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My PFS - Technical news - 04/08/2015

Publication date:

30 July 2015

Last updated:

06 July 2018

Author(s):

Technical Connection

Personal Finance Society news update from 15 July 2015 - 28 July 2015 on taxation, retirement planning, and investments.

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Taxation and Trusts

Retirement planning

Taxation and trusts

HMRC review of the use of deeds of variation

(AF1, RO3, JO2)

In his last pre-election Budget on 18 March 2015 the Chancellor announced a Government review of what he described as "attempts to avoid inheritance tax through the use of deeds of variation". To this end HMRC launched consultation on 16 July on the use of Deeds of Variation (DoV) for tax purposes to ensure that they are not being abused.

HMRC is asking eight fairly straightforward questions and has said that anybody can respond and all responses will be considered. HMRC admits that it has little information about the uses of DoV, as the executors only need to notify HMRC where a DoV results in an adjustment of inheritance tax due. Although the consultation is referred to as a call for "evidence", no evidence as such is being asked for, merely a survey is being carried out.

HMRC states that the questionnaire has been designed with the aim of understanding what role tax advantages play when a decision is made to vary a will by a DoV.

One of the questions asks: What is the main reason (or reasons) for using a DoV? The choice of answers include the following:

  • To update a will to reflect changes in family circumstances
  • To reduce/increase a tax liability (IHT or CGT)
  • To increase the amount of a charitable legacy
  • To clarify a poorly drafted will

which certainly does not cover all the possible answers to the said question. And what if more people taking part tick the answer about tax liabilities, will this provide actual "evidence" that DoV are used primarily for tax reasons? And if only a minority ticks that question, will this "evidence" be accepted by HMRC and DoV be left alone? Or has the government already decided what is it going to do anyway?

It also asks whether DoV are ever used to support any contrived or artificial arrangements designed purely to reduce a tax liability. One wonders who might answer this in the positive.

The deadline for responses is 7 October after which the "evidence" will be analysed and the government will consider the findings.

Whatever the reason and whether legitimate use of a tool which is specifically provided for in legislation can be construed as tax avoidance or not, the fact is that there is a distinct possibility that the use of these deeds may be curtailed. Of course, similar threats have been made before and nothing has materialised but who knows what the conclusions will be this time round, given the current attitude towards any form of tax planning.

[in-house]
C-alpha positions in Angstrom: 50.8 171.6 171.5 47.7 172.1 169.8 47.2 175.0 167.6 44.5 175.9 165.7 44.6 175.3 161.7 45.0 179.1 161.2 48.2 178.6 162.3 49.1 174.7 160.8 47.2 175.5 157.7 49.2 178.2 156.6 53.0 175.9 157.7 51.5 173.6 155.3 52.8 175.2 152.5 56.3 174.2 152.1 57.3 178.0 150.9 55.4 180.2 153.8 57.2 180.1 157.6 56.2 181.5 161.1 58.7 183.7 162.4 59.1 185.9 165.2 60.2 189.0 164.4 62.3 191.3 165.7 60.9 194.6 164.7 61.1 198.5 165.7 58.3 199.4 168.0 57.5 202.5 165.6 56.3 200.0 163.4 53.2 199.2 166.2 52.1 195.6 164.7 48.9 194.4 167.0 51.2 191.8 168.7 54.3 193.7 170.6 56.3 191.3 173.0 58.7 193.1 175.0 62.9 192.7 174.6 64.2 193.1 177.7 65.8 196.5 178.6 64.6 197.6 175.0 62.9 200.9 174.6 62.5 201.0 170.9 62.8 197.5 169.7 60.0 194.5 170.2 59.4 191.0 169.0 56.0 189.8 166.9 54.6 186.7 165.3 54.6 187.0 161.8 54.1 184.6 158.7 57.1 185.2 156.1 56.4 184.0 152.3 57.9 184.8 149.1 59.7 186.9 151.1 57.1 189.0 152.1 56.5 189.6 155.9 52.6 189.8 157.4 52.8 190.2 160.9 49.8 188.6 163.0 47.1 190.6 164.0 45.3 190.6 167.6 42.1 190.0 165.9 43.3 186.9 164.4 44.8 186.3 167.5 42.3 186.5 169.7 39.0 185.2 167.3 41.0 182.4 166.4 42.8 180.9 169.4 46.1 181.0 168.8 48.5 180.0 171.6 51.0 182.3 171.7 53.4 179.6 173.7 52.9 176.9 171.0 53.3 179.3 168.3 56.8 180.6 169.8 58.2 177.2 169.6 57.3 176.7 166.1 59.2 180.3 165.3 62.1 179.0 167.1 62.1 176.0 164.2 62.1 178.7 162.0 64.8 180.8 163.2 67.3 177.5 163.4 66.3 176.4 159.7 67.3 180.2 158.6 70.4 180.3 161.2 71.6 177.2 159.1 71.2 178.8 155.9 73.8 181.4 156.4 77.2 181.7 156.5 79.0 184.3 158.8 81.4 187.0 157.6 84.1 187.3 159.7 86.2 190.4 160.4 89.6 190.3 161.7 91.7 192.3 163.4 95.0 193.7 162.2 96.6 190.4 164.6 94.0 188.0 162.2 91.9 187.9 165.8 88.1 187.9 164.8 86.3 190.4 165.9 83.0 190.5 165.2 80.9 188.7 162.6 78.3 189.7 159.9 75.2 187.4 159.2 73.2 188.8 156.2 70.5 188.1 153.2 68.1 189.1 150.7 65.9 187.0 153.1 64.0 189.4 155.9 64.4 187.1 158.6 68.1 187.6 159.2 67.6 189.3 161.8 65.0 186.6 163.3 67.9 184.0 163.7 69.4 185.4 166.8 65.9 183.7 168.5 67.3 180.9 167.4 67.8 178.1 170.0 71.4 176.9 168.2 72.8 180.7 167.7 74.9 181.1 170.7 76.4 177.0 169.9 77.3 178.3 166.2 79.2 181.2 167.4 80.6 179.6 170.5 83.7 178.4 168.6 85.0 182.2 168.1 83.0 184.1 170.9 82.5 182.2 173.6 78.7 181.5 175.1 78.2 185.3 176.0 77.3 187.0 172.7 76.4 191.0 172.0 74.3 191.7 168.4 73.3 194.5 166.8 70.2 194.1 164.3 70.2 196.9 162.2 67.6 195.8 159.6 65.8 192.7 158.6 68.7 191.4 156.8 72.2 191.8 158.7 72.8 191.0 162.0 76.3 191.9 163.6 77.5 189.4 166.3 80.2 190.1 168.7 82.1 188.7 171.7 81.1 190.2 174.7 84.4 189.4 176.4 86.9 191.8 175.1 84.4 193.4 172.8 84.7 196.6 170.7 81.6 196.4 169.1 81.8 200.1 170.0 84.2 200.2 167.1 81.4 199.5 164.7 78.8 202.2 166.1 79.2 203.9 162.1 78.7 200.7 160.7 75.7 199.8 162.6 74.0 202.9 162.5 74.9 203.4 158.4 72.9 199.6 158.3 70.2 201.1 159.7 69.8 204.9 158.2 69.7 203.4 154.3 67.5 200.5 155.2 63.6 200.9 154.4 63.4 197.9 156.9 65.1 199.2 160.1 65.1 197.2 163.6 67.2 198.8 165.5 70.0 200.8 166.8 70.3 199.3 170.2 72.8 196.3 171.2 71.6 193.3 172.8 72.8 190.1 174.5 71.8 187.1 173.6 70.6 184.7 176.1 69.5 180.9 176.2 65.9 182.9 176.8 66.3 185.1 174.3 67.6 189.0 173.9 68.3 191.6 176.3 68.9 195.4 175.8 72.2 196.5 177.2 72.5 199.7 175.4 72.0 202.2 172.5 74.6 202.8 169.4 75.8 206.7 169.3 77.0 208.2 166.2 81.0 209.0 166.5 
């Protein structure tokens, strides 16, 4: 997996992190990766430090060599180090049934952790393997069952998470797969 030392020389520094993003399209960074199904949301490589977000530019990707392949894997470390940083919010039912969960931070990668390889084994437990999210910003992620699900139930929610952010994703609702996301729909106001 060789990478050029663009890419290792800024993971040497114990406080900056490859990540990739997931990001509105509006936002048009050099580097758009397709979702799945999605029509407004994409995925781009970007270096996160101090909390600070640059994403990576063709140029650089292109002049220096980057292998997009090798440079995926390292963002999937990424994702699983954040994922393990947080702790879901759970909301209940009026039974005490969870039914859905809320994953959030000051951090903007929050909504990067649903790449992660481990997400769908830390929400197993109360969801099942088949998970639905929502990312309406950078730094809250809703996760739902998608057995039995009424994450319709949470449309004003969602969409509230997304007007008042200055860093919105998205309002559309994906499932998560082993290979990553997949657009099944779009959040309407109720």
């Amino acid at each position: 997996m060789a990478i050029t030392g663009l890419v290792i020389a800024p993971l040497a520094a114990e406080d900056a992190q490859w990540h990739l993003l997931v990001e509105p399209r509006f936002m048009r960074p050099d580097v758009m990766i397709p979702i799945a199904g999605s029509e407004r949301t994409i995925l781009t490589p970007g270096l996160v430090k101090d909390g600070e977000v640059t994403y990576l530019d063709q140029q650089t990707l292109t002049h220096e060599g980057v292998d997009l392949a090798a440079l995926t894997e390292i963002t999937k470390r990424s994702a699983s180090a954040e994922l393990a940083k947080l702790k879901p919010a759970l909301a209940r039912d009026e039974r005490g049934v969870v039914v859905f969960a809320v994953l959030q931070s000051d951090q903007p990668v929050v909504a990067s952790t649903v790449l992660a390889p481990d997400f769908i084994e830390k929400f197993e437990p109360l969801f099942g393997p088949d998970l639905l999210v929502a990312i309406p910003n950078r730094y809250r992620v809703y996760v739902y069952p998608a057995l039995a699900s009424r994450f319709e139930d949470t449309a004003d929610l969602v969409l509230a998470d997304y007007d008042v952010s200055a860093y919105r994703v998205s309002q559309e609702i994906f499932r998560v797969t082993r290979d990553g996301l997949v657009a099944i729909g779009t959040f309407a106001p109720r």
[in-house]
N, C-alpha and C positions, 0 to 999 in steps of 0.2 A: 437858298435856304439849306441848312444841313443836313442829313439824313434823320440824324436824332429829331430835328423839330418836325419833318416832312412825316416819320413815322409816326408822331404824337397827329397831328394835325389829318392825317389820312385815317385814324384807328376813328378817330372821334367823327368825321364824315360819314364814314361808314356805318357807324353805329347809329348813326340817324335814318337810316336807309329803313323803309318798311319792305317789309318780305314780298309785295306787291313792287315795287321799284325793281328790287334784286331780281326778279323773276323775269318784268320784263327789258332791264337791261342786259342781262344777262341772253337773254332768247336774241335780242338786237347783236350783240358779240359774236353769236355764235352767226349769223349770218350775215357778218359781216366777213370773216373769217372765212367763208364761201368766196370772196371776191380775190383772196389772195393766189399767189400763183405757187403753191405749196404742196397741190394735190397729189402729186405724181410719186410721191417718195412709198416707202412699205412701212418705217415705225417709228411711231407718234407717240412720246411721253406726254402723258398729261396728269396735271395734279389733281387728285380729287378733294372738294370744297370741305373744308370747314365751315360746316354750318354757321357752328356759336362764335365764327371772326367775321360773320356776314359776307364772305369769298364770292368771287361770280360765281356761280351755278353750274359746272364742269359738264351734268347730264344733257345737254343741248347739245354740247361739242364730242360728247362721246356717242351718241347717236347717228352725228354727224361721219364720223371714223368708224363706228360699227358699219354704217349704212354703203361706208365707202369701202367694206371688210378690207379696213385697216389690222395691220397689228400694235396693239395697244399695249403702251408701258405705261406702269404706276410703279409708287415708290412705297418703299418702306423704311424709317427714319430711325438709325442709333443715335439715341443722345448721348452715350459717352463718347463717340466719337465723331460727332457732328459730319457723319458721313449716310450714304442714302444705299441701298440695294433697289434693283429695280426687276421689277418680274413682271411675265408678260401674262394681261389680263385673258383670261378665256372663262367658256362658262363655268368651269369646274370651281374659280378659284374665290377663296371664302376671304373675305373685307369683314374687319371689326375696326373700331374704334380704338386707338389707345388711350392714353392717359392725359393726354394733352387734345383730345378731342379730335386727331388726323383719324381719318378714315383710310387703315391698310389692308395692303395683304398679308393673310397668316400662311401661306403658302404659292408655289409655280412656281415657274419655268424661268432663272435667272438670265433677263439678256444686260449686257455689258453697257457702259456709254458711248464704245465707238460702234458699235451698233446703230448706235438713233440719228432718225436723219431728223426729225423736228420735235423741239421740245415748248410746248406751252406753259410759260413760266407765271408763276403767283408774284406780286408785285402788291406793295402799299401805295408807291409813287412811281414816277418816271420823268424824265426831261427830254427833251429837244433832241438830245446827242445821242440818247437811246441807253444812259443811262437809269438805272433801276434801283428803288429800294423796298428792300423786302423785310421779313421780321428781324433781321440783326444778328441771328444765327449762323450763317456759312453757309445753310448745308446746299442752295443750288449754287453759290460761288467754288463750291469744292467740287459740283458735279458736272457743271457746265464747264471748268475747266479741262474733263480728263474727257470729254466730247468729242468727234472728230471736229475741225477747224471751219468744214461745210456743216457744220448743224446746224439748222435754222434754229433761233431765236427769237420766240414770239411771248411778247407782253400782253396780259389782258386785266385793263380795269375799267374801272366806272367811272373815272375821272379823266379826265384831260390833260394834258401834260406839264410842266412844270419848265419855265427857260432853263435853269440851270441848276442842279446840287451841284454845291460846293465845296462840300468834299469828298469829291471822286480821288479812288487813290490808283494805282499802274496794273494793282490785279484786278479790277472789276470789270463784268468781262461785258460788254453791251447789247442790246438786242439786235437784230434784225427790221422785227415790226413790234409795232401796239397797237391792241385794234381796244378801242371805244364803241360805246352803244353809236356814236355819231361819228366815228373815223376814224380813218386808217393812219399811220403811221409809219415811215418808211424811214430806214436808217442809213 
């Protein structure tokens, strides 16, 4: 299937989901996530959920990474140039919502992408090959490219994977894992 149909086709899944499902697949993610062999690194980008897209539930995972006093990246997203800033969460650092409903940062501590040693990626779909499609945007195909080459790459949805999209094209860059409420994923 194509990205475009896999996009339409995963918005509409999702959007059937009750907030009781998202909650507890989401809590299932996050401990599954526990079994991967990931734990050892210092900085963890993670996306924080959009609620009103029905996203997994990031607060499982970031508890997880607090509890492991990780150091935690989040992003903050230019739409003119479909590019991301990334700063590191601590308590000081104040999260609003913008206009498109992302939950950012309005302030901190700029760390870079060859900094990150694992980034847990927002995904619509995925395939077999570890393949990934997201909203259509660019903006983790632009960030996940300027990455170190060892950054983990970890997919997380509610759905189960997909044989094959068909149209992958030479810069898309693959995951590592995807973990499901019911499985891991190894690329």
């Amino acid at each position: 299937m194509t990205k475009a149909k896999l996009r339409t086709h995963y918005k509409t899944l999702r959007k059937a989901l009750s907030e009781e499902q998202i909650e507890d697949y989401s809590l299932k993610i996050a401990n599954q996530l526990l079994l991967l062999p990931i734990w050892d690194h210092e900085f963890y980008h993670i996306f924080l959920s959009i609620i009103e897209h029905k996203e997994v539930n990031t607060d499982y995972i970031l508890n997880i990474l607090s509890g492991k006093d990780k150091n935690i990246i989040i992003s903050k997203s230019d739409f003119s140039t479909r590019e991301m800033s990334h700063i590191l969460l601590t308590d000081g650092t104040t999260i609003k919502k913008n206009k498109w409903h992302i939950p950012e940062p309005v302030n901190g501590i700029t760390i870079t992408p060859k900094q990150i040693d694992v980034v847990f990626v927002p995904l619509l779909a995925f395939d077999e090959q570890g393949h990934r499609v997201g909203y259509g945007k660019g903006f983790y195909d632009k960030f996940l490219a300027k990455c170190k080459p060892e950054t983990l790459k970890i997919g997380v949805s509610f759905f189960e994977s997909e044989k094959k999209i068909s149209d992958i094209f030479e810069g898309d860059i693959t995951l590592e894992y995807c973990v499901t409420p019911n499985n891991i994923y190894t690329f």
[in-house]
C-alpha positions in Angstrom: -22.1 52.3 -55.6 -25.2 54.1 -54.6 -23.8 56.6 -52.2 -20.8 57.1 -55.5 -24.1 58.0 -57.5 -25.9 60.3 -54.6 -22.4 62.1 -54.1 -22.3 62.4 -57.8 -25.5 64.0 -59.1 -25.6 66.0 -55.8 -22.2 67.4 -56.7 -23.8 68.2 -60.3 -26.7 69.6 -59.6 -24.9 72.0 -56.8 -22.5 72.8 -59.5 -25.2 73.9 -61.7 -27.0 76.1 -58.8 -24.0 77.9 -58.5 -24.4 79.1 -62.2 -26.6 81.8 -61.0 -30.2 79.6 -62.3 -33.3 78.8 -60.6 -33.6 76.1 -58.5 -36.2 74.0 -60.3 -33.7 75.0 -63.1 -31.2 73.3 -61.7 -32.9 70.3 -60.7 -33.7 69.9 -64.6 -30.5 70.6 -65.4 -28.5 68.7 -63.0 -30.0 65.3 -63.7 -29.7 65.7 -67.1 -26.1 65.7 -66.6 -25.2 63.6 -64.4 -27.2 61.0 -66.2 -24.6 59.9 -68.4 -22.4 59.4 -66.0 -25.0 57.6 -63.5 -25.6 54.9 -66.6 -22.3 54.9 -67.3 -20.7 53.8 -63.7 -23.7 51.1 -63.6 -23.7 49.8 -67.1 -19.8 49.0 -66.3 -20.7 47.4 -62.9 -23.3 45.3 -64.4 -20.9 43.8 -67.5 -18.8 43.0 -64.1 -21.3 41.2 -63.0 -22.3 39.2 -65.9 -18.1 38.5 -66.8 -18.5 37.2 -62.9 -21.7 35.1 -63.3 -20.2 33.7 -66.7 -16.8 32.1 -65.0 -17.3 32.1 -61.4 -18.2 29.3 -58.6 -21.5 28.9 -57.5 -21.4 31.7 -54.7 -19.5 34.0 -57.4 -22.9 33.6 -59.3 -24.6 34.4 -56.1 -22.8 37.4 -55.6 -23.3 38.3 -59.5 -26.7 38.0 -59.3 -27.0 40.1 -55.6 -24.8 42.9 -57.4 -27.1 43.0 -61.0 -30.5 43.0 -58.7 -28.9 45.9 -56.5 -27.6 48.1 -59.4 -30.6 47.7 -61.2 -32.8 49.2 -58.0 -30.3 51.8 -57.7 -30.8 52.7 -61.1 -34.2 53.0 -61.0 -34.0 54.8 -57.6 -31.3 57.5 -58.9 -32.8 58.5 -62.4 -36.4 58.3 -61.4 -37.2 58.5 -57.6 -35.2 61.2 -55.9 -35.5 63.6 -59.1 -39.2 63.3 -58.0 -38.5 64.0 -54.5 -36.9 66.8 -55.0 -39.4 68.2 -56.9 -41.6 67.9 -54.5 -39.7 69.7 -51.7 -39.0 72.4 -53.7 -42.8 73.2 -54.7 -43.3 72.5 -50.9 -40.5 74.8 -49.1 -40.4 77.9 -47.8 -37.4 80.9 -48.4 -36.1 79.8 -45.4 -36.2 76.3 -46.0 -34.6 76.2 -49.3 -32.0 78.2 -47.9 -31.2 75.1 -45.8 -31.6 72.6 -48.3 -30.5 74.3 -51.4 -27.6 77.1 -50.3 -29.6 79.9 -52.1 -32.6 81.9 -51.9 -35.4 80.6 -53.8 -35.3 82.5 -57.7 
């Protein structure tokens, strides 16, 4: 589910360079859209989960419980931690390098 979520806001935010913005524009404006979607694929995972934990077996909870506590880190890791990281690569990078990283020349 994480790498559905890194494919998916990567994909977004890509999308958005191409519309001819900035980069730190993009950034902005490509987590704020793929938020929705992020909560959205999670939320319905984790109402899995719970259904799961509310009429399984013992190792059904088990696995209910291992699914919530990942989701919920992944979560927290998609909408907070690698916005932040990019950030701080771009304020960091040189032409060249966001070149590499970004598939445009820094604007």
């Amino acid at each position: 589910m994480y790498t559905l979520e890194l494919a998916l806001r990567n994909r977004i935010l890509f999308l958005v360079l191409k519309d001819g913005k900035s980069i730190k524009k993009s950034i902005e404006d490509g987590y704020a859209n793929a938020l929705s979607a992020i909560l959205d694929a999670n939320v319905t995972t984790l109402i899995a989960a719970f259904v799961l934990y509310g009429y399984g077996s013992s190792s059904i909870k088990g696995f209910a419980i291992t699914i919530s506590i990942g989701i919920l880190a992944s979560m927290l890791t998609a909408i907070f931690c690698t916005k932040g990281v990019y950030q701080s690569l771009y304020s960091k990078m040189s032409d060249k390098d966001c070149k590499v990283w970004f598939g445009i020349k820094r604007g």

Most advisers will be familiar with the concept of a deed of variation, i.e. a device which, it is often said, allows you to rewrite a will (or intestacy) after someone has died, perhaps to improve the inheritance tax position after death or to "skip a generation".

As mentioned above, deeds of variation have been picked for review as part of the government's drive to counter tax avoidance. It is certainly questionable whether changing a will provision by itself can be considered to be tax avoidance. After all, if the deceased had included equivalent provisions in the will (except, of course, those relating to the severance of a joint tenancy which cannot be via a will) - or had left a valid will, in the case of intestacy - such provisions would never be considered to amount to tax avoidance. Let us hope the review will come to sensible conclusions. Nevertheless, those contemplating using this device should bear the possible changes in mind and may want to consider taking action sooner rather than relying on the two-year limit currently available.

And, of course, the ongoing review should act as a trigger to review, and update if necessary, your own will - and to recommend the same to your clients.

The personal savings allowance - consultation launched

(AF1, AF4, RO2, RO3, CF2, FA7)

In the March 2015 Budget it was announced that the government would introduce a personal savings allowance (PSA) of £1,000 for basic rate taxpayers (and £500 for higher rate taxpayers) on the interest earned on savings from 6 April 2016. The PSA will not apply to additional rate taxpayers.

In addition, from April 2016, banks and building societies will stop automatically deducting 20% income tax on interest earned on non-ISA savings.

The government said that by introducing a personal savings allowance it believed that 95% of people would not have to pay tax on the first £1,000 (£500 for higher rate taxpayers) of interest they earn on their savings. Savings income for these purposes includes interest income, income from certain purchased life annuities, profits from deeply discounted securities, profits under the accrued income scheme and gains from certain life assurance contracts.

In view of these proposed changes, HMRC has now launched an open consultation inviting comments on options for changes to current legislation. The aim of the consultation is to establish which options will best balance: making it as easy as possible for recipients to pay the right amount of tax; reduce risks to the Exchequer if the right amount of tax is not paid; administrative burdens and costs for payers of interest and other amounts; and costs to HMRC of operating and policing the tax system.

The consultation closes on 18 September 2015 and will be of particular interest to financial institutions and other businesses that pay interest or other savings income. However, HMRC also welcomes comments on how recipients of savings income may be affected.

Undoubtedly, the introduction of a PSA is a welcome change and it will be interesting to see the outcome of this consultation in due course.

New consultations on offshore tax evasion

(AF1, RO3)

In the Summer Budget the Chancellor stated that he would be looking to raise a further £7bn from further attacks on aggressive avoidance and evasion of tax. Up to £800m would be made available to HMRC to pursue this target.